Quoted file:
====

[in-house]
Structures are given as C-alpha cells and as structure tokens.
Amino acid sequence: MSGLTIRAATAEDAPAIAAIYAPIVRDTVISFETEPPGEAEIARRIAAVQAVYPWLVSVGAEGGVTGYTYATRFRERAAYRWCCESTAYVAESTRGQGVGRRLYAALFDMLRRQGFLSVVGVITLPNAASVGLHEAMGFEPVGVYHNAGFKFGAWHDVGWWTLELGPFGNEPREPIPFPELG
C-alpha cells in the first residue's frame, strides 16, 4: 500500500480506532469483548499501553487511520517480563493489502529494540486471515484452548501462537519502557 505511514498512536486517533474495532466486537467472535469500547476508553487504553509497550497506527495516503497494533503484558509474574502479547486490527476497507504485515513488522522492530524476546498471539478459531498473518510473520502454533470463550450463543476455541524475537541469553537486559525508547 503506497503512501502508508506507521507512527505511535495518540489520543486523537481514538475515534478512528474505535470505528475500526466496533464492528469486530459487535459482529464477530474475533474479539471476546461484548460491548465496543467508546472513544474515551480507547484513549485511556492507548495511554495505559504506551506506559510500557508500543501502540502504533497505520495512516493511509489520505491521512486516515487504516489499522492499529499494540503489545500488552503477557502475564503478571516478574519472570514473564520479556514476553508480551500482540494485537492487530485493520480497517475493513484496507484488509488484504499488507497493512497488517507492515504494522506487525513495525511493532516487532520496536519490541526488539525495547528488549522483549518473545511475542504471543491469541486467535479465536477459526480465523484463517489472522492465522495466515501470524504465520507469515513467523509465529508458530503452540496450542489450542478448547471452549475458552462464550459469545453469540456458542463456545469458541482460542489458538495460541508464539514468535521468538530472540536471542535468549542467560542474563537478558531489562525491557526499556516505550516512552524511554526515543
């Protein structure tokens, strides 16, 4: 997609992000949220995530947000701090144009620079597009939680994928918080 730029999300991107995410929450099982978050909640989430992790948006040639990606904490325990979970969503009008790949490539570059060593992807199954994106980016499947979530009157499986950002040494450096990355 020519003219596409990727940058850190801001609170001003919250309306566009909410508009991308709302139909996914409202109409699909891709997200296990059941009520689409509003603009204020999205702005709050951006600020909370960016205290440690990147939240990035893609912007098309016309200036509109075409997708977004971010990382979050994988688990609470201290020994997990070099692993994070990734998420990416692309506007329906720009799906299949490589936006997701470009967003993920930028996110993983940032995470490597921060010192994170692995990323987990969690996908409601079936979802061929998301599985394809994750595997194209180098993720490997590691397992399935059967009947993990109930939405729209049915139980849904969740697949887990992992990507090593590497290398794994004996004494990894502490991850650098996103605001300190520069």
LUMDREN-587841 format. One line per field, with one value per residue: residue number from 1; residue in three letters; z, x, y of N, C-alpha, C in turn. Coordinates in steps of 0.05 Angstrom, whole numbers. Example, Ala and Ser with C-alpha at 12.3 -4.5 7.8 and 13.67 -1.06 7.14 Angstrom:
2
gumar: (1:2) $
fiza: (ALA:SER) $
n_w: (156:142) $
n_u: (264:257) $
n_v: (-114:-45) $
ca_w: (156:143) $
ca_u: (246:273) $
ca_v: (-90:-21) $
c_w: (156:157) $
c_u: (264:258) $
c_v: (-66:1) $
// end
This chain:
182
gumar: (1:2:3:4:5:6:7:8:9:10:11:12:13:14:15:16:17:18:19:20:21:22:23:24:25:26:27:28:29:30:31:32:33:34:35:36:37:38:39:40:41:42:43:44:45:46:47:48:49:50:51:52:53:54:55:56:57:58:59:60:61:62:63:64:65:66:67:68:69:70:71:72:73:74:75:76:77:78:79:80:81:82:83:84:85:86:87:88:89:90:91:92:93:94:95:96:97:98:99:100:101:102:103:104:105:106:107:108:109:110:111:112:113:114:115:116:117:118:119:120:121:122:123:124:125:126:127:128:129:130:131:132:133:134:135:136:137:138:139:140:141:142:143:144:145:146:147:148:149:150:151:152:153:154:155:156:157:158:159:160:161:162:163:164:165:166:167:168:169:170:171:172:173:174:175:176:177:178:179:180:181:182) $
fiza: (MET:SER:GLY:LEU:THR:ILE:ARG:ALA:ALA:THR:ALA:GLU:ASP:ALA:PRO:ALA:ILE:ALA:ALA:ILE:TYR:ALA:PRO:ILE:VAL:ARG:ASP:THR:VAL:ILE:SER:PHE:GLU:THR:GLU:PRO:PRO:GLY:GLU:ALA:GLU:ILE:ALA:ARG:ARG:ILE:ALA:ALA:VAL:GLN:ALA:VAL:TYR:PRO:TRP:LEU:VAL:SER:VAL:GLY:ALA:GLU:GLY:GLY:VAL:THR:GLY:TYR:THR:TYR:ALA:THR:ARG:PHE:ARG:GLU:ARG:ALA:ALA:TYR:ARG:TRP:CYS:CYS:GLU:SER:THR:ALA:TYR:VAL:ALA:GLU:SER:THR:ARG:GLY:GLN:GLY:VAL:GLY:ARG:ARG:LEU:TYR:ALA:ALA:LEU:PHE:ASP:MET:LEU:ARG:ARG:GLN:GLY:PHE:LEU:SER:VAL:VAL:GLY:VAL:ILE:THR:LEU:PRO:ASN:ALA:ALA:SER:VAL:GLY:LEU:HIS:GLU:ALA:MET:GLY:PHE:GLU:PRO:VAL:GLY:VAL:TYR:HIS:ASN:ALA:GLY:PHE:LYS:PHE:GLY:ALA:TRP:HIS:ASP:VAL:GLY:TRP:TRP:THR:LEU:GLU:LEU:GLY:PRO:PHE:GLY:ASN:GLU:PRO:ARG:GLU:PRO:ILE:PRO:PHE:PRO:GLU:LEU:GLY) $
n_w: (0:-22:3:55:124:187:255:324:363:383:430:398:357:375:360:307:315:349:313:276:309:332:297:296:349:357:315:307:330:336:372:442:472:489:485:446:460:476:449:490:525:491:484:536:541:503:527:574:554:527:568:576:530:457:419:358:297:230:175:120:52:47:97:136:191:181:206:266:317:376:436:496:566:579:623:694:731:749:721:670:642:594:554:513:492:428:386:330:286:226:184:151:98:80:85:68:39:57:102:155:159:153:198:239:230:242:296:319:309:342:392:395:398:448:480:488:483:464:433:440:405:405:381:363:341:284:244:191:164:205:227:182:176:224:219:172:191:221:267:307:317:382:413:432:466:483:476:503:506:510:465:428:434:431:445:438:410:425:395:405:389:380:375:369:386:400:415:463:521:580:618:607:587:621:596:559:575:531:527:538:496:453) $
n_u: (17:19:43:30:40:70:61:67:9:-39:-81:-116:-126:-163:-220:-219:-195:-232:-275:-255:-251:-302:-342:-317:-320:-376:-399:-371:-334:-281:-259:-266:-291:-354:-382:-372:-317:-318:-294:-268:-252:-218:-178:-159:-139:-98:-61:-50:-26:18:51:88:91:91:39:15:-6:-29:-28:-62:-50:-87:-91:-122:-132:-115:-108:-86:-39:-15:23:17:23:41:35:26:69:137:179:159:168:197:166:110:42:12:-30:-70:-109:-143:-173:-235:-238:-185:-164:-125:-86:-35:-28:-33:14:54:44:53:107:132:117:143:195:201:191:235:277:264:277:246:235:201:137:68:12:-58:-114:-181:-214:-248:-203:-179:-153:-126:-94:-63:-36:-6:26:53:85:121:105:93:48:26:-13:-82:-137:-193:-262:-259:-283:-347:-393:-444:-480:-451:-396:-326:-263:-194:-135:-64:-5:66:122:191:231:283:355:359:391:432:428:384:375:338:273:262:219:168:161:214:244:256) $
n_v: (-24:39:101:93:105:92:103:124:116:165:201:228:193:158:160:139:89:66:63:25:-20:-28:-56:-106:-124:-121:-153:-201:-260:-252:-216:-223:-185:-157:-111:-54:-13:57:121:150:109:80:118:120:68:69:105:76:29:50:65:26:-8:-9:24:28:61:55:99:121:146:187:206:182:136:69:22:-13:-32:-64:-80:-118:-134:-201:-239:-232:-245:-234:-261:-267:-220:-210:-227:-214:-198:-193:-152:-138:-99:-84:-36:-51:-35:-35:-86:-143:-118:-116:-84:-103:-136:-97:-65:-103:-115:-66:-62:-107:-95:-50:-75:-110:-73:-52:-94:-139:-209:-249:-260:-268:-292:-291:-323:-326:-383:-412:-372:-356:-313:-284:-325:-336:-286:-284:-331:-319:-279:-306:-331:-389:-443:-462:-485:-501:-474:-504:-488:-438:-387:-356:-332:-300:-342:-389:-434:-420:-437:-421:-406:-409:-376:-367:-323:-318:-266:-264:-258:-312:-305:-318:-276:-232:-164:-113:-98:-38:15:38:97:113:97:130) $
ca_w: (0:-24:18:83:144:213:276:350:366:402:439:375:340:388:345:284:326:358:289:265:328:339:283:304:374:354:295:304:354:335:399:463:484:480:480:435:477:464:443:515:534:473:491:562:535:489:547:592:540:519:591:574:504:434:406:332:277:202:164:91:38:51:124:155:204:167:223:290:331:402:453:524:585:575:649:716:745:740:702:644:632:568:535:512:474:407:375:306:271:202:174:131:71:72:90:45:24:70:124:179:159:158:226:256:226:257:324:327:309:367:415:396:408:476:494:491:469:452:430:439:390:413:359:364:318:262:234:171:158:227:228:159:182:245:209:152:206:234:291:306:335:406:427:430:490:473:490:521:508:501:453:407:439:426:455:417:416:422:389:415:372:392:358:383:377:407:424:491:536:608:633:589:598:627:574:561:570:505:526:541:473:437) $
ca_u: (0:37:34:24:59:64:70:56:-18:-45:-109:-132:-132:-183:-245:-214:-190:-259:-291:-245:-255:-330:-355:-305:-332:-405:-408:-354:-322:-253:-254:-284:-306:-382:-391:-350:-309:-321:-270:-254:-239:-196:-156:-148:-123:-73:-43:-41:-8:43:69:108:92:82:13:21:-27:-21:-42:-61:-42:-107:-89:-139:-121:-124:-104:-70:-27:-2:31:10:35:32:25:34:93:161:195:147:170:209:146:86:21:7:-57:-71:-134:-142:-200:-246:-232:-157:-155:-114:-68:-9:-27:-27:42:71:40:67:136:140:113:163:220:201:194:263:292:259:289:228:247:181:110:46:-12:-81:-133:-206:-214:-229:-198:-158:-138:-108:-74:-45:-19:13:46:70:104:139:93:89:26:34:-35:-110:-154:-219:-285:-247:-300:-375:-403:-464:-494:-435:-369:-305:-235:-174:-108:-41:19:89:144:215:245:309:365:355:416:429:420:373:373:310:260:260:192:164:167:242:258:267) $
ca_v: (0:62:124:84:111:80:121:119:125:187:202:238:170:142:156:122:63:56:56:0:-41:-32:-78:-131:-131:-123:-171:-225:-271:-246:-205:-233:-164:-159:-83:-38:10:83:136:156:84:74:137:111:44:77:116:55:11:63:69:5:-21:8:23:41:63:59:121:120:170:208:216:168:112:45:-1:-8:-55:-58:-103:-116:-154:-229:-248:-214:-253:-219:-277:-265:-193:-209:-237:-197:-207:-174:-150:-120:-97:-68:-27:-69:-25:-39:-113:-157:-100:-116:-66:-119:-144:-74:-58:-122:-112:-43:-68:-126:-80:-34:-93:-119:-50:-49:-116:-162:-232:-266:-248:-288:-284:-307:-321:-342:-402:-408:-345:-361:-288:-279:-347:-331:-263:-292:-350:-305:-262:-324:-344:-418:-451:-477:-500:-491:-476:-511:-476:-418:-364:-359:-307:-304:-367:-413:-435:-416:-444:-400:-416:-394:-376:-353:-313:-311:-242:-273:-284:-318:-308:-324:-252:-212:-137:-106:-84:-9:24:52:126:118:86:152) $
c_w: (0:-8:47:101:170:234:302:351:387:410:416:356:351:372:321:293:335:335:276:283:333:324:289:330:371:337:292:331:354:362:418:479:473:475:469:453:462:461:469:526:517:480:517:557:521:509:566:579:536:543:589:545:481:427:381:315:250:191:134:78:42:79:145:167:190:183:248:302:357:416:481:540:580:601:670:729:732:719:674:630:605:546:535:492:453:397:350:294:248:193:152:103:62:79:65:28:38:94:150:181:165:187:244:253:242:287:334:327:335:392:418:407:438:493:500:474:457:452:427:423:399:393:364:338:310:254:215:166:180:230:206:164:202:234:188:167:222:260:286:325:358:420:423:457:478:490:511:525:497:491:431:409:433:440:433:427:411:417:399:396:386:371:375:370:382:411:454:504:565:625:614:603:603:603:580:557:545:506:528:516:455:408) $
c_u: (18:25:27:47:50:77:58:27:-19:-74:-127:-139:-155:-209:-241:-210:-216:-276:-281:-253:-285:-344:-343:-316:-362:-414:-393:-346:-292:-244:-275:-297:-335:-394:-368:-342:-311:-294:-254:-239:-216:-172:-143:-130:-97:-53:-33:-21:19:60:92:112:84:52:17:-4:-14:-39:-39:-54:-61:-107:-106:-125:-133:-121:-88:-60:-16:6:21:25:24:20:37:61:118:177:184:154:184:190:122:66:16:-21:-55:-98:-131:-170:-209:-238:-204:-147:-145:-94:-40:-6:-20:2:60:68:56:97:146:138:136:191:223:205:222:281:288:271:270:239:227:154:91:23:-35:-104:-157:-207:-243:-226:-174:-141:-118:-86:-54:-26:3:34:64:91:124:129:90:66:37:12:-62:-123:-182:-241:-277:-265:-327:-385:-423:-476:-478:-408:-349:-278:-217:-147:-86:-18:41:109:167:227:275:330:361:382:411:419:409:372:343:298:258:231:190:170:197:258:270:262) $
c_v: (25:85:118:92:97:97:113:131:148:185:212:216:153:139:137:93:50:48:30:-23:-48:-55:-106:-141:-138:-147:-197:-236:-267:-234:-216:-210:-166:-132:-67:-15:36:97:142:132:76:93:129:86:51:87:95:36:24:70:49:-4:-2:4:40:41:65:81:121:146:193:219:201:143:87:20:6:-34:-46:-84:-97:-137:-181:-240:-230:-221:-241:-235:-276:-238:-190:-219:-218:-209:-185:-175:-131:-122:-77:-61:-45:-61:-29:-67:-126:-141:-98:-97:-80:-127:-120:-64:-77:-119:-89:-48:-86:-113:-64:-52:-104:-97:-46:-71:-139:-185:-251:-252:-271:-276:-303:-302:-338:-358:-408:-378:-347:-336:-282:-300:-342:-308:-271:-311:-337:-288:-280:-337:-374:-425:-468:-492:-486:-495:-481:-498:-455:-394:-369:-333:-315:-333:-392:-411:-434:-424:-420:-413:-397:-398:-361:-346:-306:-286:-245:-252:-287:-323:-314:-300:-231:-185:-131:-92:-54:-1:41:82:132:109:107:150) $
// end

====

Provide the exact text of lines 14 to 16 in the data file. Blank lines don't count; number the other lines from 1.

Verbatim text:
ca_u: (246:273) $
ca_v: (-90:-21) $
c_w: (156:157) $